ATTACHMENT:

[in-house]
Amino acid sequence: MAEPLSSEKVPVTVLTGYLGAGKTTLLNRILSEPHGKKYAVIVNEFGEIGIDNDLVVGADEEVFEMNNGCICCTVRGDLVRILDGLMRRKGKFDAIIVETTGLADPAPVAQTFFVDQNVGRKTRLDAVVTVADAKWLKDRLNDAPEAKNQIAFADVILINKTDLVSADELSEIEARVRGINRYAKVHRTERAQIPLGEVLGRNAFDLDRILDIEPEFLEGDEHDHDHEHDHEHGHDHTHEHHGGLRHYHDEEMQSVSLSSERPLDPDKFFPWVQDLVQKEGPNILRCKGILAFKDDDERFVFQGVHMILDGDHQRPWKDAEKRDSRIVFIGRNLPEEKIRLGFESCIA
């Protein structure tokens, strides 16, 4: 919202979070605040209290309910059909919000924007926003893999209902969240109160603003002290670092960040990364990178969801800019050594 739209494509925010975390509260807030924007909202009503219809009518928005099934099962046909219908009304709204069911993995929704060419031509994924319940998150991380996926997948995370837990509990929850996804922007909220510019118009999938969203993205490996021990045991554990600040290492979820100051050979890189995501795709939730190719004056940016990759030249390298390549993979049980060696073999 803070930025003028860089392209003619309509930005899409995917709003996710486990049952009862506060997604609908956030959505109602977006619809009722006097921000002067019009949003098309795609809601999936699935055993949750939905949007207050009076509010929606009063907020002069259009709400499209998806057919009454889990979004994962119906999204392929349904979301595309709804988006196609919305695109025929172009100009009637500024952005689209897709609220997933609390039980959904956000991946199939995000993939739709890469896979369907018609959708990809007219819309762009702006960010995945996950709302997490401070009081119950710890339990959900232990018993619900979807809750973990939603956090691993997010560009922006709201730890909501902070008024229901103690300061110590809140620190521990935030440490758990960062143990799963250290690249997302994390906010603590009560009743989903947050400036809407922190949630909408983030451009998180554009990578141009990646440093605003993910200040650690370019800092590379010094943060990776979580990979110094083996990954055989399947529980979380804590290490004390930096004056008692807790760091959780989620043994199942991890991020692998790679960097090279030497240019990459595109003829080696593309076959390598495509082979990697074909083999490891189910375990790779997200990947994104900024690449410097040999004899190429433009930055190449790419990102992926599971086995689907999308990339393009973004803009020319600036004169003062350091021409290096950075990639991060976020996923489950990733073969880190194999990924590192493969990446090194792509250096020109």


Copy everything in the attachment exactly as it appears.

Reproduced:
[in-house]
Amino acid sequence: MAEPLSSEKVPVTVLTGYLGAGKTTLLNRILSEPHGKKYAVIVNEFGEIGIDNDLVVGADEEVFEMNNGCICCTVRGDLVRILDGLMRRKGKFDAIIVETTGLADPAPVAQTFFVDQNVGRKTRLDAVVTVADAKWLKDRLNDAPEAKNQIAFADVILINKTDLVSADELSEIEARVRGINRYAKVHRTERAQIPLGEVLGRNAFDLDRILDIEPEFLEGDEHDHDHEHDHEHGHDHTHEHHGGLRHYHDEEMQSVSLSSERPLDPDKFFPWVQDLVQKEGPNILRCKGILAFKDDDERFVFQGVHMILDGDHQRPWKDAEKRDSRIVFIGRNLPEEKIRLGFESCIA
């Protein structure tokens, strides 16, 4: 919202979070605040209290309910059909919000924007926003893999209902969240109160603003002290670092960040990364990178969801800019050594 739209494509925010975390509260807030924007909202009503219809009518928005099934099962046909219908009304709204069911993995929704060419031509994924319940998150991380996926997948995370837990509990929850996804922007909220510019118009999938969203993205490996021990045991554990600040290492979820100051050979890189995501795709939730190719004056940016990759030249390298390549993979049980060696073999 803070930025003028860089392209003619309509930005899409995917709003996710486990049952009862506060997604609908956030959505109602977006619809009722006097921000002067019009949003098309795609809601999936699935055993949750939905949007207050009076509010929606009063907020002069259009709400499209998806057919009454889990979004994962119906999204392929349904979301595309709804988006196609919305695109025929172009100009009637500024952005689209897709609220997933609390039980959904956000991946199939995000993939739709890469896979369907018609959708990809007219819309762009702006960010995945996950709302997490401070009081119950710890339990959900232990018993619900979807809750973990939603956090691993997010560009922006709201730890909501902070008024229901103690300061110590809140620190521990935030440490758990960062143990799963250290690249997302994390906010603590009560009743989903947050400036809407922190949630909408983030451009998180554009990578141009990646440093605003993910200040650690370019800092590379010094943060990776979580990979110094083996990954055989399947529980979380804590290490004390930096004056008692807790760091959780989620043994199942991890991020692998790679960097090279030497240019990459595109003829080696593309076959390598495509082979990697074909083999490891189910375990790779997200990947994104900024690449410097040999004899190429433009930055190449790419990102992926599971086995689907999308990339393009973004803009020319600036004169003062350091021409290096950075990639991060976020996923489950990733073969880190194999990924590192493969990446090194792509250096020109």